On my drive I noticed the gearbox was working well. It held gears as needed and downshifted fast when solicited. I didn’t notice any undue thumping in the transmission, which means it’s probably healthy. In a country like Brazil, an automatic rebuild is a non-trivial cost and fear of that still keeps many away from such systems. In this 12-year-old car, so far so good. In fact, the main driver of this car, the lady of the house, has been won over and will seek another auto when the time comes for a replacement.

This Brazilian Zafira rides on 15 inch wheels fitted with 195 mm wide tires that still have some side wall (65 mm) for city comfort. Everything that was not broken was working well without undue hesitations. All controls have a nice, tactile, damped feel. Though the interior design is very conservative, everything is logically laid out and the instrument cluster is complete. The seats are large and offer excellent support. The fabric, though stained in some areas, still feels supple. Lumbar support is available and the telescoping wheel, as well as the very adjustable driver’s seat, aids in finding a nice driving position.

The suspension still feels good after all these years. Equipped with a sub-chassis and a stabilizing bar upfront, it makes short work of the bad pavement prevalent in Brazil. Body roll is controlled and the Zafira doesn’t feel like it is going to roll over navigating most curves. Of course, it’s a tall, wide, long car, so care must be taken in more acute corners. It is not an Astra to be sure, but it’s also not a car that will scare a responsible driver – though it can be driven with more gusto than, say, an SUV.

The go pedal offers excellent modulation after all these years, and the brakes (equipped with ABS and EBD) felt fine and progressive. The gear lever falls naturally to hand. The electro-hydraulic steering was also fine as turning the wheel was met with very light resistance, but it still retains some communication between it and the driver. Though the steering wheel itself is near the end of its life, working it was a pleasure.

Yep, this Zafira is a far cry from the norm of Brazilian cars, mostly of the compact and subcompact variety. And it should be. It cost a pretty penny when new, and its modern substitute – the GM Korea-developed Spin – costs from around R$50,000 (~$16,500 USD) all the way to more than R$70,000 (~$23,000 USD). The Zafira cost even more than that in its time as General Motors do Brasil also offered the smaller Meriva with seating for five. It’s one of the reasons there are so many Opel widows in Brazil. They refuse to acknowledge the Spin as a real Chevrolet and say GM Brazil has back stabbed consumers. I think the Spin is a credible substitute as it does just fine, uses the same engines, a more modern 6-speed auto and the interior is simpler, but still above average. On the used car market, according to Fipe (a sort-of Brazilian Blue Book), this 2003 Chevy still fetches about R$22,500 (~$7,400 USD). Being that a simple 1.0L compact hatch with the bare necessities of life hovers around R$30,000 (~$9,900 USD) nowadays, the Zafira still offers a lot of value.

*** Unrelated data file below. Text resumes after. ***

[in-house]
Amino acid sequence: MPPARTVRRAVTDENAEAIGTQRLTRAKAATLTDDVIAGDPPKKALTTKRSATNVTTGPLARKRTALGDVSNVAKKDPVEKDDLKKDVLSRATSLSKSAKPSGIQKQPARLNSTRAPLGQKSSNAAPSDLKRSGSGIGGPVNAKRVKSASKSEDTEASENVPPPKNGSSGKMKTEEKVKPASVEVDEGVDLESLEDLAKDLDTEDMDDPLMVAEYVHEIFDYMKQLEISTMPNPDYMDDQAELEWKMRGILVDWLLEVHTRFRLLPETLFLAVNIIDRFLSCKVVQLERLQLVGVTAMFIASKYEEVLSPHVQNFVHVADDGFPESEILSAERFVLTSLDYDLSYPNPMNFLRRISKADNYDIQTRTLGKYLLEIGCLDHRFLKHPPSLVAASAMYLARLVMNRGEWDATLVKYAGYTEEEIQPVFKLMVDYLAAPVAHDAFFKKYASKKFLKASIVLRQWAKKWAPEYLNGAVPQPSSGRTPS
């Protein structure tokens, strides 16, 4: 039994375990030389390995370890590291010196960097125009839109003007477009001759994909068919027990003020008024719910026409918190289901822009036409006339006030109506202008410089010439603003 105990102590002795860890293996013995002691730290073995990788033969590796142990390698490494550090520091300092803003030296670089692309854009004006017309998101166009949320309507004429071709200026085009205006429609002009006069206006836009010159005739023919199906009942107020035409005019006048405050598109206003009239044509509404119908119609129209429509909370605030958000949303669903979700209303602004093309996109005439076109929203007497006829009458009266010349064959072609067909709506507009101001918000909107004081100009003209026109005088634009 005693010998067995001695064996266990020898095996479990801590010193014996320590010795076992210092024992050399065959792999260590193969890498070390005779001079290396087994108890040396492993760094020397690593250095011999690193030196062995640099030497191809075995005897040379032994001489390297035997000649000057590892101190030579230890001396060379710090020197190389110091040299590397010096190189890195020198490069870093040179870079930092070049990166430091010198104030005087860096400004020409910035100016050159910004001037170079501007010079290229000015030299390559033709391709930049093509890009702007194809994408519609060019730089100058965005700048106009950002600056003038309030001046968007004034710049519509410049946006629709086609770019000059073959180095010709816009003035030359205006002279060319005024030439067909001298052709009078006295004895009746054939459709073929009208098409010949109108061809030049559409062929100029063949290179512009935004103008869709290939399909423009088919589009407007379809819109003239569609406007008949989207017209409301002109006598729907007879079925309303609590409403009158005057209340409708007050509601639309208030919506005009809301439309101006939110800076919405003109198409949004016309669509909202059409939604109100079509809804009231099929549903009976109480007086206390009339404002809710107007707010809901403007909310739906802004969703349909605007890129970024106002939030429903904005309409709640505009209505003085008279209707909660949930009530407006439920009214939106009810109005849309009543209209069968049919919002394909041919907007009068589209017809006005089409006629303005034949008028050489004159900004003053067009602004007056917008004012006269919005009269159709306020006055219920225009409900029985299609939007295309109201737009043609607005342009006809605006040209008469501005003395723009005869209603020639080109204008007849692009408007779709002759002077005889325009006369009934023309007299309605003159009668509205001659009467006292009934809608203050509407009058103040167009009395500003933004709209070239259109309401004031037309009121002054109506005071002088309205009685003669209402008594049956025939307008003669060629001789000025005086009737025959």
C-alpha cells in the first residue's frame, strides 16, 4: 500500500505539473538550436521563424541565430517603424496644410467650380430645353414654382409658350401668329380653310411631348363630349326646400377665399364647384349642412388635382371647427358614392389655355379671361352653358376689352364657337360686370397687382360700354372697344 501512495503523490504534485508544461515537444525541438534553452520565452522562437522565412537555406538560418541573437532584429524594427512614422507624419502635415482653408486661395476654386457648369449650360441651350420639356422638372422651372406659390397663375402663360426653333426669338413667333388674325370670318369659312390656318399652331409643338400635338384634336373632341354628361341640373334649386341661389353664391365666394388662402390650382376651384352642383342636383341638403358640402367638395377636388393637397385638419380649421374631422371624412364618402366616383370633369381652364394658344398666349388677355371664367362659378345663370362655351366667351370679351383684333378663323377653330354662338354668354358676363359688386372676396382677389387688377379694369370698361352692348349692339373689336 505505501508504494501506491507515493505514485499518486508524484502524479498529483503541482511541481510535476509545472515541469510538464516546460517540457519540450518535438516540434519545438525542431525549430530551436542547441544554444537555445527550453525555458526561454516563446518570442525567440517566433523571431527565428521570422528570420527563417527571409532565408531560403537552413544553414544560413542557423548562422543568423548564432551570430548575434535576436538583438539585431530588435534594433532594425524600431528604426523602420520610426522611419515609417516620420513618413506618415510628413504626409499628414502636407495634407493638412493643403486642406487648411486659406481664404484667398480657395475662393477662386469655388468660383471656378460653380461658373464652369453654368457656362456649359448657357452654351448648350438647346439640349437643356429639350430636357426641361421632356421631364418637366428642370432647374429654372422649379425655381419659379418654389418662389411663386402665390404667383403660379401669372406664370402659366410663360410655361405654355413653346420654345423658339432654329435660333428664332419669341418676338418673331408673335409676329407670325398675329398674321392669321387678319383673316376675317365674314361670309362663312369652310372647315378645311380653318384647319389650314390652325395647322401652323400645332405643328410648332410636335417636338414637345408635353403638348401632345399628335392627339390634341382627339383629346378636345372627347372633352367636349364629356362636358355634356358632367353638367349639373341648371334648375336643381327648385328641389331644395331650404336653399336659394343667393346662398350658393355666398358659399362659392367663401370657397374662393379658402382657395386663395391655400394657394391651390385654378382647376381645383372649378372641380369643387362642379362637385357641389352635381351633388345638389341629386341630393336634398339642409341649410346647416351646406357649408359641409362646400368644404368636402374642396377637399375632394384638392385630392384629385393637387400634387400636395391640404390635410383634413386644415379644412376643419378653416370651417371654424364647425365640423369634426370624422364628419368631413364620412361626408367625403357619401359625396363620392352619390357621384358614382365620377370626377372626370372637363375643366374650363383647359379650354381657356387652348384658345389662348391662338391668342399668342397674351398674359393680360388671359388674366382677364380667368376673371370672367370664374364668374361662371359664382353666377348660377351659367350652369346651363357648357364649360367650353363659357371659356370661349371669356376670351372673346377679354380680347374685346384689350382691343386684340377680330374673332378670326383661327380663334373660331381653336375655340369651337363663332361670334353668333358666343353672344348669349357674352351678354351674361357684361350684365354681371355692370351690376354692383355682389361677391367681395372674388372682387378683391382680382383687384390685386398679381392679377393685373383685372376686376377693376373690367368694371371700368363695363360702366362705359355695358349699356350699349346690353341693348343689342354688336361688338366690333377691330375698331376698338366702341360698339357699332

As I drove the car I reflected on its life. Mechanically sound, it has suffered in the hands of two families. According to the current owners, they bought the car from another 3-kid family, already showcasing some stains and wear. Scuff marks, dings and scratches are all over the exterior. However, this Zafira is like a lady who has led a full life. The “damage” to it is akin to what’s usually seen on a woman who has chosen to have children and lead her life to its greatest extension. Stretchmarks usually found on such a woman should be worn with pride, just as the marks on this minivan shows it, too, has led life to the fullest, dutifully serving families and bearing the marks of little ones with pride.

In that light, a few tens of thousands of cockroaches and some toxic gas is nothing. Just par for the course.

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Piston Slap: Norwegian Longroof Reformism? http://www.thetruthaboutcars.com/2014/01/piston-slap-norwegian-longroof-reformism/ http://www.thetruthaboutcars.com/2014/01/piston-slap-norwegian-longroof-reformism/#comments Wed, 15 Jan 2014 13:01:03 +0000 http://www.thetruthaboutcars.com/?p=697009 TTAC Commentator Sjalabais writes: Dear Sajeev, I am and have always been a car guy. Since I am an academic with two left hands and sausage fingers, my flavour have been indestructible 70s Volvos, of which I have owned a couple. Now I am a father and a bit cash-strapped, with the need for an […]

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TTAC Commentator Sjalabais writes:

Dear Sajeev,

I am and have always been a car guy. Since I am an academic with two left hands and sausage fingers, my flavour have been indestructible 70s Volvos, of which I have owned a couple.

Now I am a father and a bit cash-strapped, with the need for an occasional 7 seater. A Volvo V70 with rear facing extra seats has been voted down in the household assembly, I am thus looking for a blob-shaped car. My location is Norway, but my issue is recognisable for any car guy in this situation, I fear.